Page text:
Web solutions and ticketing specialist, Flame Concepts, has shown belief in a new service being launched by one of its clients, by working in partnership with them, rather than charging an upfront fee for the website and development work completed.
The Cumbrian-based Flame Concepts team instantly saw the beauty and benefits of the new service now being offered by The Last Letter Project, which allows anyone to create a beautifully presented last letter, or letters, for the loved ones they leave behind when they pass away.
The idea came from personal experience. Director of the Last Letter Project, ex-serviceman Anthony Robinson, received a note from a former colleague’s daughter, detailing how her father had created a gold, sealed letter, to be given to her if he lost his life. This had provided huge comfort over the years. Anthony is now allowing others to gain the same sense of solace, whilst retaining precious memories of loved ones.
This struck a chord with the Flame Concepts employees, who have personal experience of the Services. The Last Letter Project was immediately perceived to be a sensitive service that Flame Concepts should support.
Flame agreed to work in partnership with Anthony Robinson and family, creating the technical framework for a simple-to-use website that has downloadable resources, an easy payment mechanism and intelligent programming to get the site visitor from A to B.
Design work was then created by Anthony’s daughter, Issy, who is at college studying graphic design. The overall impact is one of sincerity and warmth.
Through the service, the words of those creating a letter are handwritten on gold parchment by a skilled calligrapher and assistance with wording can be provided to anyone struggling to find the right sentiment. The calligraphers never know who the client is, so there is total security and anonymity, and no documentation is retained once the client receives their letters and is satisfied with their purchase. These core principles were bolstered by working with Flame Concepts, which is Cyber Essentials accredited.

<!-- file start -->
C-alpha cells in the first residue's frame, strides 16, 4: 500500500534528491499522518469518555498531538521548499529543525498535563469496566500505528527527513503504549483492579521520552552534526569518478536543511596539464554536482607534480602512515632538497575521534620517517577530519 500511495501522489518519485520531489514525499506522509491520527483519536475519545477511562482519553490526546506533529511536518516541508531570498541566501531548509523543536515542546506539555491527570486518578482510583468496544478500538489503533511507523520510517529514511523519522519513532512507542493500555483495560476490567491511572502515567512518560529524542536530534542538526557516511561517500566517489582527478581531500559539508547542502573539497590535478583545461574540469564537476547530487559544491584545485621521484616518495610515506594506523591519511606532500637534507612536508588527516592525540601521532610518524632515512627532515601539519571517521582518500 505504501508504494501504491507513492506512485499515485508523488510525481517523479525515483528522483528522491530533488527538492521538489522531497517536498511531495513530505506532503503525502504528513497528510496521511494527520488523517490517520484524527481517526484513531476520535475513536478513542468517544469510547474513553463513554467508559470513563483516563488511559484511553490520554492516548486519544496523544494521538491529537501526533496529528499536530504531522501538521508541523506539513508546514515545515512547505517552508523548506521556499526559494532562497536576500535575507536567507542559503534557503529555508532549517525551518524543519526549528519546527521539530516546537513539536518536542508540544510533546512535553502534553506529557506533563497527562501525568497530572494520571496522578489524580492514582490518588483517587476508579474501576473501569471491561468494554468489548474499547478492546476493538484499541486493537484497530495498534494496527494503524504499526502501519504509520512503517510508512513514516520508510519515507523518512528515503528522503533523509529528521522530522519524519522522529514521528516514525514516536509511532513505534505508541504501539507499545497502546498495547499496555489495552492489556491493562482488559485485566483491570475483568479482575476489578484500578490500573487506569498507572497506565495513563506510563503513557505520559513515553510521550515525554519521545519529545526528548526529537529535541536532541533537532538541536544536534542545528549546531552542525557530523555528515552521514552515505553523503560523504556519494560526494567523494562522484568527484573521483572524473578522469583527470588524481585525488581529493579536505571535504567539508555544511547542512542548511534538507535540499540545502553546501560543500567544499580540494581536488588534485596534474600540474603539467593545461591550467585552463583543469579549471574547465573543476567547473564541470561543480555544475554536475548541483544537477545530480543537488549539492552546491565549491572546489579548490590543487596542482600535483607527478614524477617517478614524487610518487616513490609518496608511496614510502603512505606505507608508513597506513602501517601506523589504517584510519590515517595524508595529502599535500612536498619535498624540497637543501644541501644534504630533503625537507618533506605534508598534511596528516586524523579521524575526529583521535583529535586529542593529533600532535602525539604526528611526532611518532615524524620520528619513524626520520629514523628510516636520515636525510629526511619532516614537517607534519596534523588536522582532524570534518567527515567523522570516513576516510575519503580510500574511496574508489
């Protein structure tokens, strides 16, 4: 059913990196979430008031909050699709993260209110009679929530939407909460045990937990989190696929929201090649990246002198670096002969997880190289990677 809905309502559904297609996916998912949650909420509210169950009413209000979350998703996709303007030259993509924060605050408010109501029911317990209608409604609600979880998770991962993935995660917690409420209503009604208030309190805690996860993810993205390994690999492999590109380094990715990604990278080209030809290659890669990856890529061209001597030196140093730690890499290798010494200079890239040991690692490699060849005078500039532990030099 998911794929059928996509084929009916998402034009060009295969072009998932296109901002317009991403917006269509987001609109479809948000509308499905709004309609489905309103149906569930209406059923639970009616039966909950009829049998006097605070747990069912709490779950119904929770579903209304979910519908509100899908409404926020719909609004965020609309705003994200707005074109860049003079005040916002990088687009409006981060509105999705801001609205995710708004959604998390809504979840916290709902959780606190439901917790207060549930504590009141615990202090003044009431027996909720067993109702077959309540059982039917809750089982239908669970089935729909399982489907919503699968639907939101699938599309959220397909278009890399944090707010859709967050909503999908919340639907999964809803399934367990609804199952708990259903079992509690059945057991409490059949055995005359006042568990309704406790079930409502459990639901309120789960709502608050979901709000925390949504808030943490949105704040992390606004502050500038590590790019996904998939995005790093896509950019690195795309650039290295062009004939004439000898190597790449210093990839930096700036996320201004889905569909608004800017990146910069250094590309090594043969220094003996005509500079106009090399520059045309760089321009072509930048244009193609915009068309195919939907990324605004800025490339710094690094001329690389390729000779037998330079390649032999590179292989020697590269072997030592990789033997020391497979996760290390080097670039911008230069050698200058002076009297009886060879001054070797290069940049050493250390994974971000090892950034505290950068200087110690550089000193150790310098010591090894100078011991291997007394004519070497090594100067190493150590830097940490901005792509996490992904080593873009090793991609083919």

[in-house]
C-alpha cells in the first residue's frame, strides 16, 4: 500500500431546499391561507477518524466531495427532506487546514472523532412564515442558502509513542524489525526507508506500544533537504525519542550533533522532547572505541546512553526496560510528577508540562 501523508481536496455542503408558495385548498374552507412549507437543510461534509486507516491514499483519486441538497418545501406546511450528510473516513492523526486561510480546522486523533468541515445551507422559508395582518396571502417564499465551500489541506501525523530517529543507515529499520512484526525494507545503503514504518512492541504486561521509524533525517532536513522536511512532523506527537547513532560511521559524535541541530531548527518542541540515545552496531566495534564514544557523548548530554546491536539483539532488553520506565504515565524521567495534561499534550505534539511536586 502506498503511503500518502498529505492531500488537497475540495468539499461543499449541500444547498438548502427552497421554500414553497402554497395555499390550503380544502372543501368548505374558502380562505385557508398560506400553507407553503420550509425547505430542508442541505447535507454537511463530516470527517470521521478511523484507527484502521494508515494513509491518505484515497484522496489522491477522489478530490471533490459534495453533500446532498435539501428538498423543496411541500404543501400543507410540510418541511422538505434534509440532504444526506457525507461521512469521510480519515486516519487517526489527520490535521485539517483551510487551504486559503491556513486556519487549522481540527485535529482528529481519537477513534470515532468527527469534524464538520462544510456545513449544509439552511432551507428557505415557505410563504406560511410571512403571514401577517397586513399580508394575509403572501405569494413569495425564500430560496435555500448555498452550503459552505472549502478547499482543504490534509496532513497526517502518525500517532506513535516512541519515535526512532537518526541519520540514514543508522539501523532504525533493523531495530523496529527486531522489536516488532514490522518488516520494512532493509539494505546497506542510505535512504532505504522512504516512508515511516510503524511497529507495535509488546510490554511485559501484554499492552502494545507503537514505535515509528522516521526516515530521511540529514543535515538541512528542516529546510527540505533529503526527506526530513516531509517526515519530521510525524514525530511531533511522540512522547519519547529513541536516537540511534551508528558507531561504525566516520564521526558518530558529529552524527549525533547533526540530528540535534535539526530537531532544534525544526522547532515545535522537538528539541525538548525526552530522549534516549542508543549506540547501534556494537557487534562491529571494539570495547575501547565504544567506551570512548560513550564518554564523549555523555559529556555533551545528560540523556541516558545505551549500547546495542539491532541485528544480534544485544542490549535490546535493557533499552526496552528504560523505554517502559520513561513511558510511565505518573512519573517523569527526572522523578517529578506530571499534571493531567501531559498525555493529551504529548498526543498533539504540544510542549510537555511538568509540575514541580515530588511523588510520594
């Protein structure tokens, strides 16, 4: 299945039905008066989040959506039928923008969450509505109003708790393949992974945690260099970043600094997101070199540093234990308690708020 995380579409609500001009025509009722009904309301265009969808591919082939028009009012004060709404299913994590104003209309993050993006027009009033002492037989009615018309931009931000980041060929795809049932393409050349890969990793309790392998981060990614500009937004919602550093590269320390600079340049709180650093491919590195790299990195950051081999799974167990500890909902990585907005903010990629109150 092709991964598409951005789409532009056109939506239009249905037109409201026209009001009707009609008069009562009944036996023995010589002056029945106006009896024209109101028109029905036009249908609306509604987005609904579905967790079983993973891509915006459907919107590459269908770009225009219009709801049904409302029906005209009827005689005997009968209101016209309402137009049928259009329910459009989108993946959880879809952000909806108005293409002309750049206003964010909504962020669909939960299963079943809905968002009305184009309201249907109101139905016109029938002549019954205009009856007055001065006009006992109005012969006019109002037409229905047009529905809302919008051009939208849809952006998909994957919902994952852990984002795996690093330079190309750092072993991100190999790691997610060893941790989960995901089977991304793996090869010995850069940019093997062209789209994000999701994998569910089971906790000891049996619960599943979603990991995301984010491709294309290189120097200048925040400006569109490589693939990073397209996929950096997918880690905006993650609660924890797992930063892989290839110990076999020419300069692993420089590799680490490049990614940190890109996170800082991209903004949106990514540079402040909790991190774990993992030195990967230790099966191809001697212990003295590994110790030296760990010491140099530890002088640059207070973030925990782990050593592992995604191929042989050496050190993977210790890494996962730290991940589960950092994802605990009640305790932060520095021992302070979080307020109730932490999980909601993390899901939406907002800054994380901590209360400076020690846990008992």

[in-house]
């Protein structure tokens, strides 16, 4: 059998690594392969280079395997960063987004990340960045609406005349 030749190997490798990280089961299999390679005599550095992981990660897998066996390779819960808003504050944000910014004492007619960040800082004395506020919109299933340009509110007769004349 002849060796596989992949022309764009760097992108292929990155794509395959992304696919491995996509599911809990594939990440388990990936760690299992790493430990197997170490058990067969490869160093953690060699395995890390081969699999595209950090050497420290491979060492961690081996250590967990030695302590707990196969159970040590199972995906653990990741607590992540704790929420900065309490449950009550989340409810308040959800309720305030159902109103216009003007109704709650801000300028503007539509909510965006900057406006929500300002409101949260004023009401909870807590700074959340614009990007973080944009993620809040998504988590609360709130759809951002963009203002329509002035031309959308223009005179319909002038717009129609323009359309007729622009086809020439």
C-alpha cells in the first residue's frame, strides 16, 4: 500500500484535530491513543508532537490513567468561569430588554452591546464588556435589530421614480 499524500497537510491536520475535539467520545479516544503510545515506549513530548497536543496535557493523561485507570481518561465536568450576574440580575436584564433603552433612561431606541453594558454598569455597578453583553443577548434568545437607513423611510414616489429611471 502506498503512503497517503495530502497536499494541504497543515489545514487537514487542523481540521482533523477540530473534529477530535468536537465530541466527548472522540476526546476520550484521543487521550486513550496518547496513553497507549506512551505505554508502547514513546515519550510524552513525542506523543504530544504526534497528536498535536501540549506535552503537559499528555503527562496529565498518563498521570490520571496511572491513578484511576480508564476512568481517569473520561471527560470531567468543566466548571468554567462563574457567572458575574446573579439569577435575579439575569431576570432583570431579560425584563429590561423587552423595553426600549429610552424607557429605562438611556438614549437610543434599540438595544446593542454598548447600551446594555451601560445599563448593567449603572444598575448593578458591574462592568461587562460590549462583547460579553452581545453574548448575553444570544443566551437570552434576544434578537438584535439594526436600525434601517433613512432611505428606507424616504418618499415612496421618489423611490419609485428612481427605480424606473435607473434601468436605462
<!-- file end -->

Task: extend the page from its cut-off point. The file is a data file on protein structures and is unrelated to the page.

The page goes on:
Letters are sealed with a Victorian-style wax stamp and can be dispatched on a signed-for basis, if desired. A family crest can also be used, if the client wishes. There is even an option to have photographic memories incorporated within the delightful package.
The service allows the client to have a Will created, if required, so they leave behind not just touching and consoling words for their family member or friend, but clear instructions as to how they would like their estate to be divided, when the time comes.
That prevents any confusion or misunderstanding, as well as ensuring family and friends benefit as the creator of the Will would have wished, rather than having the law decide who should inherit.
All the forms required for the various options, and the completion of the service, have been specially designed to make life simple for the purchaser. The site is equipped with a newsletter sign-up facility and has the facility for sales avenues to be identified via a code, to identify where orders are coming from.
Flame Concepts’ managing director, Steve Bishop, said: “We are delighted to be partnering with The Last Letter in this launch, as we understand the deep emotional value of the service and its relevance to so many people. Whilst it is hugely beneficial to those in the armed forces, police or fire services, it is something that anyone who cares about their loved ones’ feelings should consider.”
Anthony Robinson said: “Having a company with a cast iron reputation like Flame Concepts has given us far more than a website and a shop window. They have guided us in what were uncertain waters of online marketing and have been of huge assistance in so many areas that were far beyond their remit. Due to their unquestioning support, we have been engaged to a higher degree and are more determined than ever to share this project with the wider community, allowing them to see the huge benefits of what, in reality, is the greatest gift that anyone could ever give to a loved one.”